On understanding Thanksgiving

by Katy St. John

Thanksgiving has not always been the way we know it (photo courtesy of OfficeHolidays.com).

In a world where many Americans have been taught one side of history, it is very valuable and important that we expand our knowledge on how we got where we are today. Looking back into early elementary school, I remember learning about Thanksgiving. I was taught about how the settlers came here and worked with the Native Americans, or “Indians”, and learned from them. Then on Thanksgiving Day, they all got together and ate with unity and celebrated with thanks. Our teachers dressed us up as pilgrims and Native Americans while we tried different foods and learned how to milk cows. There are many problematic things that we can touch on here, but for now I will be focusing on the real story. We must dig deeper.

The usage of the word “Indian” began with Christopher Columbus in the late 1400’s when he arrived in North America but mistook the land for South Asia. The use of the word is not only incorrect but offensive due to the pain that was caused by colonizers such as Columbus. That being said, it is best to use terms such as “Indigenous” or “Native American.” Yes, the pilgrims aboard the Mayflower arrived in the year 1620. Yes, they did curate a relationship of sorts with the Wampanoag tribe, but the first Thanksgiving and what it looked like is debated by many. We see evidence that the first officially declared Thanksgiving was in 1637 after the massacre of the Pequot Tribe where over 700 Native people were killed by the colonists. This doesn’t even bring into account that the pilgrims brought an onslaught of diseases that killed thousands of their own, and the Native peoples, as well. Even if they had a relationship with the Wampanoag tribe, they still stole their land and massacred their people.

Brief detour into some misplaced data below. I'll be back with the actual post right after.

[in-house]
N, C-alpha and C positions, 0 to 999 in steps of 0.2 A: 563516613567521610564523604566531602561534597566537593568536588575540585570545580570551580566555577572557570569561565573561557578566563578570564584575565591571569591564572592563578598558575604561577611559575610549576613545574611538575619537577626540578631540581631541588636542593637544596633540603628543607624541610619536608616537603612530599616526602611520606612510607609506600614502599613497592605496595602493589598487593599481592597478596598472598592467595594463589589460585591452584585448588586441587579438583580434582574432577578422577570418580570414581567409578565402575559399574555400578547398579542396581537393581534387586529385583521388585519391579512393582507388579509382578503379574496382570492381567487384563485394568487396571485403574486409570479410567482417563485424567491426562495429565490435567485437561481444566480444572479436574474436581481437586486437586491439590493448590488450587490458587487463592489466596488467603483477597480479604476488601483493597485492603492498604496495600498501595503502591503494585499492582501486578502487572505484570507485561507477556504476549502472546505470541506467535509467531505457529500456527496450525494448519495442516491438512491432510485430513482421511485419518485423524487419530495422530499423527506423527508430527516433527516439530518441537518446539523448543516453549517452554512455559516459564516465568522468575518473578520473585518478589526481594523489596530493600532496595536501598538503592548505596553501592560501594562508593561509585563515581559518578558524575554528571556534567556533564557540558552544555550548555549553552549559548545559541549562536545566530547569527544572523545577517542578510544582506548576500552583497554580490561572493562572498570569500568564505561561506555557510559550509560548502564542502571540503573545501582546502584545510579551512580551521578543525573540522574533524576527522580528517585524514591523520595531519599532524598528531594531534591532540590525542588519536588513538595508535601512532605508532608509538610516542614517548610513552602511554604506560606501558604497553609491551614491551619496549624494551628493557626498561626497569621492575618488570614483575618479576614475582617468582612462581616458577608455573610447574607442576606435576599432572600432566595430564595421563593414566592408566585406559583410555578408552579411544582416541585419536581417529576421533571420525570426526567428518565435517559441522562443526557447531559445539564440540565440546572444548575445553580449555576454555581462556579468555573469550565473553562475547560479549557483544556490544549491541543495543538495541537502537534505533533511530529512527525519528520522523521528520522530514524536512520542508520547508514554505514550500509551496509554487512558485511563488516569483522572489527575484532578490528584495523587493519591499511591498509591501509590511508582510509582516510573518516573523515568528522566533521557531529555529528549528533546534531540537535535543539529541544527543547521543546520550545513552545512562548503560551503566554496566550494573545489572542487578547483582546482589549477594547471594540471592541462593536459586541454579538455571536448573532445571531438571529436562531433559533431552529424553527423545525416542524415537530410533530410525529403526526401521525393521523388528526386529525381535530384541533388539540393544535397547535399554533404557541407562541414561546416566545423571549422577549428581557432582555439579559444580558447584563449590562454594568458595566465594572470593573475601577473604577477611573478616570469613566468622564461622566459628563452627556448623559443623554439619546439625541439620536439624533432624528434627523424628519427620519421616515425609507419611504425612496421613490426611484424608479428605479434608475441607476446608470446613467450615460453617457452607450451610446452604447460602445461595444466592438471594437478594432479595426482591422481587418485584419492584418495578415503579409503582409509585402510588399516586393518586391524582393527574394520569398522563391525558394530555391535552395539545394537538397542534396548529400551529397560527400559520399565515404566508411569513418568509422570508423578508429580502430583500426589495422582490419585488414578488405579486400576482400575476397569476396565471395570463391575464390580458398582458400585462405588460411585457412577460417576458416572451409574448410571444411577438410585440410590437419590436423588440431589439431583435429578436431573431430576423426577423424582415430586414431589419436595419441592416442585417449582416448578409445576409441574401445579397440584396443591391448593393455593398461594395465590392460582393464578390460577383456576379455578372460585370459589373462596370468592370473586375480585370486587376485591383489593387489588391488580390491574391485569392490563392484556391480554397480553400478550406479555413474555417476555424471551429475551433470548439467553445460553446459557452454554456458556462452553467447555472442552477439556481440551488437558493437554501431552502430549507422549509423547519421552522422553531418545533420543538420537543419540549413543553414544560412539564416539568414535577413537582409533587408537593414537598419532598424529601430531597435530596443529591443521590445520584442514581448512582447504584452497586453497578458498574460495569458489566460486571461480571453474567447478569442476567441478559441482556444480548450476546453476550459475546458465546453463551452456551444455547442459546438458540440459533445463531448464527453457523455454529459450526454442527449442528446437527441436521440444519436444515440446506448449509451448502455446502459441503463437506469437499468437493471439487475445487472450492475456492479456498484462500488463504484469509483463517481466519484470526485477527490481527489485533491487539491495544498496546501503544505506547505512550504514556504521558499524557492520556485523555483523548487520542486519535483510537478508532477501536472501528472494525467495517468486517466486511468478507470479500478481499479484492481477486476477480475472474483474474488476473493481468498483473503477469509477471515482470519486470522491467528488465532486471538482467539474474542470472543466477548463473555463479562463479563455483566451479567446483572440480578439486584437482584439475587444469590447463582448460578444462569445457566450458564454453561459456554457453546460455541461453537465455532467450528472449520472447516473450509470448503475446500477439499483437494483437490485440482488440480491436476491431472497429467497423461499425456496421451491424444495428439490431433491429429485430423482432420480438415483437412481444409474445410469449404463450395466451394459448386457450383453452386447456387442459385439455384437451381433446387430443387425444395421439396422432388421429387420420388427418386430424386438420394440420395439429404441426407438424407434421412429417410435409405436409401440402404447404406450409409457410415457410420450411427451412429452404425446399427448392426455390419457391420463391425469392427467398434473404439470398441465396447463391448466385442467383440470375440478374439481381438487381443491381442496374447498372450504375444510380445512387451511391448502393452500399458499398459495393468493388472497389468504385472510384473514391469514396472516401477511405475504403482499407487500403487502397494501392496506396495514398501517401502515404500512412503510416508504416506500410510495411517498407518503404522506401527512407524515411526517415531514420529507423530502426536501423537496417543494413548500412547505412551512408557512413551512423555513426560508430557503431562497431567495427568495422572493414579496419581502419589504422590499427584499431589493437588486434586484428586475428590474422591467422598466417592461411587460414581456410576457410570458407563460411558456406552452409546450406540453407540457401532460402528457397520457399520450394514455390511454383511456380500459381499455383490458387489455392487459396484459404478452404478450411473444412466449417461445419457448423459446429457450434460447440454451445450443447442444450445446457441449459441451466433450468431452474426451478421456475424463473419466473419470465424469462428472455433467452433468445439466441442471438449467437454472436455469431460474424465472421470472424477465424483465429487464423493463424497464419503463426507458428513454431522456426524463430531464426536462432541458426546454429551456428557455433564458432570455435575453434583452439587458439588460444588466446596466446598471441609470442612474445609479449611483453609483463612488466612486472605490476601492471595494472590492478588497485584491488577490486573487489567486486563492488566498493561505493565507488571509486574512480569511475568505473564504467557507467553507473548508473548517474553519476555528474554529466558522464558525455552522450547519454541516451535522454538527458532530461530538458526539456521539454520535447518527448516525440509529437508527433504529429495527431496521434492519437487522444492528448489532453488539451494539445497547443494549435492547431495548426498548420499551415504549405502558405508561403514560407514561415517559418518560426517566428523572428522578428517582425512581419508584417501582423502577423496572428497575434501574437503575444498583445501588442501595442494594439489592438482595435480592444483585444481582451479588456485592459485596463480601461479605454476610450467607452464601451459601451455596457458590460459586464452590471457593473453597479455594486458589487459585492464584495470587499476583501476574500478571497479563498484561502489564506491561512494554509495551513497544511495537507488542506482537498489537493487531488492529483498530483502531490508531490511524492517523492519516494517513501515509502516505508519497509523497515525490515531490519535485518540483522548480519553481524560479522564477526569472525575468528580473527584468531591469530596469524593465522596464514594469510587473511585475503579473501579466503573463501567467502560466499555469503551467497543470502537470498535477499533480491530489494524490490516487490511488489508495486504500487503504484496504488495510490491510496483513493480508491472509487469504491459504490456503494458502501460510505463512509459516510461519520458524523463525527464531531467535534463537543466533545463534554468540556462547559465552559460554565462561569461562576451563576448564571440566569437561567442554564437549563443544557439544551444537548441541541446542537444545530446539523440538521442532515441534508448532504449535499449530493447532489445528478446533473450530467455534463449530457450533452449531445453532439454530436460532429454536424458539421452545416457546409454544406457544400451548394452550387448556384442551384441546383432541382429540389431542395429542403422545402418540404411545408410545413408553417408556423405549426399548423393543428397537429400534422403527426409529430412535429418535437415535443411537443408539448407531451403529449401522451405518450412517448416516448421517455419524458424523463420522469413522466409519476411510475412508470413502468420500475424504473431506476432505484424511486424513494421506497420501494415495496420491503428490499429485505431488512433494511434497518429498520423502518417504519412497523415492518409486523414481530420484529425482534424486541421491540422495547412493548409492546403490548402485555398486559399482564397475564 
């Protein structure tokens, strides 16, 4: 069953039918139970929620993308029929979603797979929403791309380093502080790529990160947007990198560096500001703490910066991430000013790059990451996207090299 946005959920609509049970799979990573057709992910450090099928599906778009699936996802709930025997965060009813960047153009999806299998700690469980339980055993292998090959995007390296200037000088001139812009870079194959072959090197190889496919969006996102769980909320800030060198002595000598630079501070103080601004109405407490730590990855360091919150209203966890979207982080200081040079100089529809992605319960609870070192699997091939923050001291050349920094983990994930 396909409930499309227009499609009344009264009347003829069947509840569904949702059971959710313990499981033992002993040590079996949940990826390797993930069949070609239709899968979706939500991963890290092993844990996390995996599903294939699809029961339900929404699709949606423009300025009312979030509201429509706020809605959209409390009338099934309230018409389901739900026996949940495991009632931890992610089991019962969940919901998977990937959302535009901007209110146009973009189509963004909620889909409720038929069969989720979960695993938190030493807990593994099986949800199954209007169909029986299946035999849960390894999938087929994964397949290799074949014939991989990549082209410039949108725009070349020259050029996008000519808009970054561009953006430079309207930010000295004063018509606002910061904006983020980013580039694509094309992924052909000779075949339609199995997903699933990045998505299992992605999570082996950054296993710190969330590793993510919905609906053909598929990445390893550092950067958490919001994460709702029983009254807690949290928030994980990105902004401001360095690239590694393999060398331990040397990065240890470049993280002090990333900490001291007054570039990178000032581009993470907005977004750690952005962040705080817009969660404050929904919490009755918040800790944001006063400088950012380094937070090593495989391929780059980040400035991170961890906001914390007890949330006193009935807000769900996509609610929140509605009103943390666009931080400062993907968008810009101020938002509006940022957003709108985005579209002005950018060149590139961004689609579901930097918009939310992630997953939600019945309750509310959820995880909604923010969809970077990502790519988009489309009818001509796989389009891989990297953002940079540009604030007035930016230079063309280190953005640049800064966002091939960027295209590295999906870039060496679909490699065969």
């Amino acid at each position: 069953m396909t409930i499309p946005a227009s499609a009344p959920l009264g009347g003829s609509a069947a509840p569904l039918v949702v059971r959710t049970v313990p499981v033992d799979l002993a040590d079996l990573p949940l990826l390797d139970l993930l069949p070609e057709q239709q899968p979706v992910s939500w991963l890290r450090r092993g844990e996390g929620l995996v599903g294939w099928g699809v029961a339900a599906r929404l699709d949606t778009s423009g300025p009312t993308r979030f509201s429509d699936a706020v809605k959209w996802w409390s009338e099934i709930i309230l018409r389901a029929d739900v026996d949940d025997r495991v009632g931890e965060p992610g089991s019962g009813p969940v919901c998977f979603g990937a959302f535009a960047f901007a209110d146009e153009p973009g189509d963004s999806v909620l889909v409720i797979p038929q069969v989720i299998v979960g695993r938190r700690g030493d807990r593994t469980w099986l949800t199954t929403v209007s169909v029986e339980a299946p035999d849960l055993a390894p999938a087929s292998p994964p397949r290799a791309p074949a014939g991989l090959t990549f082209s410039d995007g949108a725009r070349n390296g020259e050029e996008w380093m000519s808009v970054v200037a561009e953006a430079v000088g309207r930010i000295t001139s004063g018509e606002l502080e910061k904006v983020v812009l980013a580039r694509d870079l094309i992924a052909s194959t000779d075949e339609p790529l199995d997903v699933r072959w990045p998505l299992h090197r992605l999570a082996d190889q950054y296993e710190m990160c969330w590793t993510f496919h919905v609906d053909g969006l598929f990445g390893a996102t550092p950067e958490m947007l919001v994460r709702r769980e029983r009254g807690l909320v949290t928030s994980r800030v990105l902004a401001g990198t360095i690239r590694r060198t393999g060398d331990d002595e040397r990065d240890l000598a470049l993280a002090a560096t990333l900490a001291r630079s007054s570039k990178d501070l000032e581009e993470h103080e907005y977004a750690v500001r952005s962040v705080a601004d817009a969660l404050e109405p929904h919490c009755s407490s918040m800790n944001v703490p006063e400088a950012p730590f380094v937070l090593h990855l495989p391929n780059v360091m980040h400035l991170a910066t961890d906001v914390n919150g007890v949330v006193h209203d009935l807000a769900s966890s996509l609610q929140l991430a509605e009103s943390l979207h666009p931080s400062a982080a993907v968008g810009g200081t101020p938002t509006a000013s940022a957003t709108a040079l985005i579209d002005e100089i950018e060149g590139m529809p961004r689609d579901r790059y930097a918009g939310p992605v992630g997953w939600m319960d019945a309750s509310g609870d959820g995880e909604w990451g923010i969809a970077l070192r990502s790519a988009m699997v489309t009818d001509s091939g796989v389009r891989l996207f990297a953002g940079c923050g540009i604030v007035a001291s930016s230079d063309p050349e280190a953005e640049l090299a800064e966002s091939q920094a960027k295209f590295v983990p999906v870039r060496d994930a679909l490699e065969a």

These may seem like aggressive points I am taking here, but the reality is that history is helpful to us and teaches us. As we step into the holiday season and Thanksgiving, it would be good to do more research and to tell your family about the origins of this day. I know that I grew up with a limited perspective and still even now have one. There is so much more work for me to do to learn about this day’s history and so many more. To remember and acknowledge how we got here helps us do better in the future.

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